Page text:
0.            0.   0.060     4.14   __libc_start_main
0.            0.   1.391    95.86   collector_root
0.            0.   0.040     2.76  	drand48
0.            0.   1.391    95.86   driver_mxv
0.            0.   0.060     4.14   main
0.            0.   1.391    95.86   start_thread

Note the second line of the output:

1.391      95.86   1.391    95.86   mxv_core

This shows that with both profiling tools, mxv_core is the most time-consuming function. It is shown by listing the highest impact at the top of the output:

gprofng display html test.1.er/
Processing completed - view file /home/…../display.1.html/index.html in a browser

The analysis is available in the browser:

Image
Image of performance analysis.
(Yara Ahmad, CC BY-SA 4.0)

Conclusions

Rather than a walk-through of these tools, I aimed to provide an overall view of how they work in practice and see which is easier to work with. As an objective, new user of both tools, I aimed to determine which one I prefer to work with and why. I used the simplest way of profiling a program, flat profiling. Here's what I concluded.

I found it a lot easier to learn about gprofng than perf. I found myself googling for information quite regularly when using perf. But gprofng's manual had everything I needed to know. I think gprofng's man pages have a much clearer structure than perf's. This makes it easier for a new user to follow the instructions. An experienced user might also find this format helpful but might not need a "step-by-step" tutorial for using the tool.

These tools have many more functions than what I mentioned. Refer to the man pages for a deep dive into all the flags and functionalities in these tools.

Both tools work very similarly. They use similar key commands for sampling, storing, and displaying data. Perf uses the record and report commands, and gprofng uses the collect and display commands. They have very similar outputs.

The major difference in reading the data is that the gprofng display html command allows you to see the results in something other than an ASCII view. Being able to toggle back and forth in a browser made reading the data more user-friendly to me than reading it in the command-line interface.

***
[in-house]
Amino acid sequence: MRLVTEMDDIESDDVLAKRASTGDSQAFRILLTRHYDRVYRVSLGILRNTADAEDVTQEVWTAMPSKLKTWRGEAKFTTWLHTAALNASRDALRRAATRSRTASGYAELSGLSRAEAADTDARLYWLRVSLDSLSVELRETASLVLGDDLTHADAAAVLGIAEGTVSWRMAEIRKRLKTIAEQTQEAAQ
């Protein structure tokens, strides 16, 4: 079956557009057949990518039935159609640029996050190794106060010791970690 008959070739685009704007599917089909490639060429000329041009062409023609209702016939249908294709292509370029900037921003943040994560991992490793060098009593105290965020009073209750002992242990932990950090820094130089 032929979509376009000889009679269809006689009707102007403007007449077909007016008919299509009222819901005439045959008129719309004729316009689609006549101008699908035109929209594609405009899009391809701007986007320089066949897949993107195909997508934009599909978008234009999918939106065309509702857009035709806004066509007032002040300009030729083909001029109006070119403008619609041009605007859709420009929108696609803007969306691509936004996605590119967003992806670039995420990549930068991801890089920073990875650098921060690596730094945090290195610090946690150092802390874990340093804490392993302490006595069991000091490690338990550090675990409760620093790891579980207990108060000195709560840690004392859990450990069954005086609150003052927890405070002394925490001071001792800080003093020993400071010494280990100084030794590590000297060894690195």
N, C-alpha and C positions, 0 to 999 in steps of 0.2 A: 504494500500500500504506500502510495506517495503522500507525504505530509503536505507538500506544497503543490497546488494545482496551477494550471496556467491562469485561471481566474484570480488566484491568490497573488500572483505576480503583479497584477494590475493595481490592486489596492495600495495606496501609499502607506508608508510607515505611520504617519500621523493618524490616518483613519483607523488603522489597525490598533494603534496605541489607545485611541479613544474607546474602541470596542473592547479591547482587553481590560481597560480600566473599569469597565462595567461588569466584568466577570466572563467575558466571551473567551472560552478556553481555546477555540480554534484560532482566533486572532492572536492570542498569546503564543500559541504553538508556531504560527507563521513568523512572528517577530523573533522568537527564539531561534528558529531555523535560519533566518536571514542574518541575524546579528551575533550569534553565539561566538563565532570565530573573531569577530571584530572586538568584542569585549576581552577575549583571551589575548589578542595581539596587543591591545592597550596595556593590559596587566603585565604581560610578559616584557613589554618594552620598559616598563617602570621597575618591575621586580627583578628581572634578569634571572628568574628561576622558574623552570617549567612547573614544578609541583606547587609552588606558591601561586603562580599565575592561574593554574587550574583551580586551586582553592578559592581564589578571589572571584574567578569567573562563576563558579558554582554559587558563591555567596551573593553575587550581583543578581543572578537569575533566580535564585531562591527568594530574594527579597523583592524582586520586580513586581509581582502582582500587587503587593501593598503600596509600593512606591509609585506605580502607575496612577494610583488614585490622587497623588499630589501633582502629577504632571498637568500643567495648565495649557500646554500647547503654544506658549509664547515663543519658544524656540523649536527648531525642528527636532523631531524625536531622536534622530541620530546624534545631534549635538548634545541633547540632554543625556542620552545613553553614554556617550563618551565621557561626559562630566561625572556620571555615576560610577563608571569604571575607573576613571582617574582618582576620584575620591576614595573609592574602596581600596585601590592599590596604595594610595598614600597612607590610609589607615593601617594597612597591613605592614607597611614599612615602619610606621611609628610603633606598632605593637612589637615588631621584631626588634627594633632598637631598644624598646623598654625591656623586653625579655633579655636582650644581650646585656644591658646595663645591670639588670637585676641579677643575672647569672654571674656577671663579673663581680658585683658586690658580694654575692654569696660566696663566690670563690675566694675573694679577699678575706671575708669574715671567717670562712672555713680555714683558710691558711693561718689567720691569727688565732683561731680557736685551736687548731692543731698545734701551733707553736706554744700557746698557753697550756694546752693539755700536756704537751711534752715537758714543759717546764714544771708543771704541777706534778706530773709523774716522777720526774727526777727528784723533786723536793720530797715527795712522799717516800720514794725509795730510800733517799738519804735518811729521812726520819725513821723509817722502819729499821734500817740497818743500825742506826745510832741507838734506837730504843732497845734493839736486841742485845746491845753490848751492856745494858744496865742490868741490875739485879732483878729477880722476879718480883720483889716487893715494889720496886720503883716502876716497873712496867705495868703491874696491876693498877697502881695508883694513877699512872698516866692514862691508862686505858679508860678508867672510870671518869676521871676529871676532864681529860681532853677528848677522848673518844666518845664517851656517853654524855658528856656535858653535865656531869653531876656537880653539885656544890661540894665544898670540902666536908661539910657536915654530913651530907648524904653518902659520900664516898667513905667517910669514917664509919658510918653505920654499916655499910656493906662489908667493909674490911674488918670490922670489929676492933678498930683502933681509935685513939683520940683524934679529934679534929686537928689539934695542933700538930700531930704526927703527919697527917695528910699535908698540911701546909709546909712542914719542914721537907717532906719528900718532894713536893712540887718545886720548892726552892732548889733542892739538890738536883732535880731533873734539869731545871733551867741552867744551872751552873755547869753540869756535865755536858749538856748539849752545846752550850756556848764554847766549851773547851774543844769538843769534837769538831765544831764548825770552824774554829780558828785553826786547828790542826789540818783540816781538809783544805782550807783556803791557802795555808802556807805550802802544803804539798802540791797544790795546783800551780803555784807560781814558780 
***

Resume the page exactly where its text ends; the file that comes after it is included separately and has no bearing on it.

There is still a lot of work that needs to be done on gprofng. One of the major ones is to make the tool available in more architectures. One challenge this tool will face is to convince experienced perf users that gprofng can make data easier to read.

Can I say that either tool is more efficient? No, both work pretty similarly.

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Is it worth adopting gprofng?

Is it worth it for experienced users to learn how to use gprofng? Definitely; I think that the HTML visualization makes it much more pleasant to read. According to the gprofng team, they're also working on a graph visualization. This will make it even easier for the user to read the data.

Is gprofng superior to perf? No, but I think it is a tool in construction. Gprofng is modern, new, and has updates yet to come. For now, perf is more established in the community, and gprofng needs more development to take perf's place.

What to read next

Topics:   Software   Tools  
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Yara Ahmad

In 2022, after finishing her studies in computer engineering at Örebro University - Sweden, Yara began working as an associate software engineer for Red Hat. More about me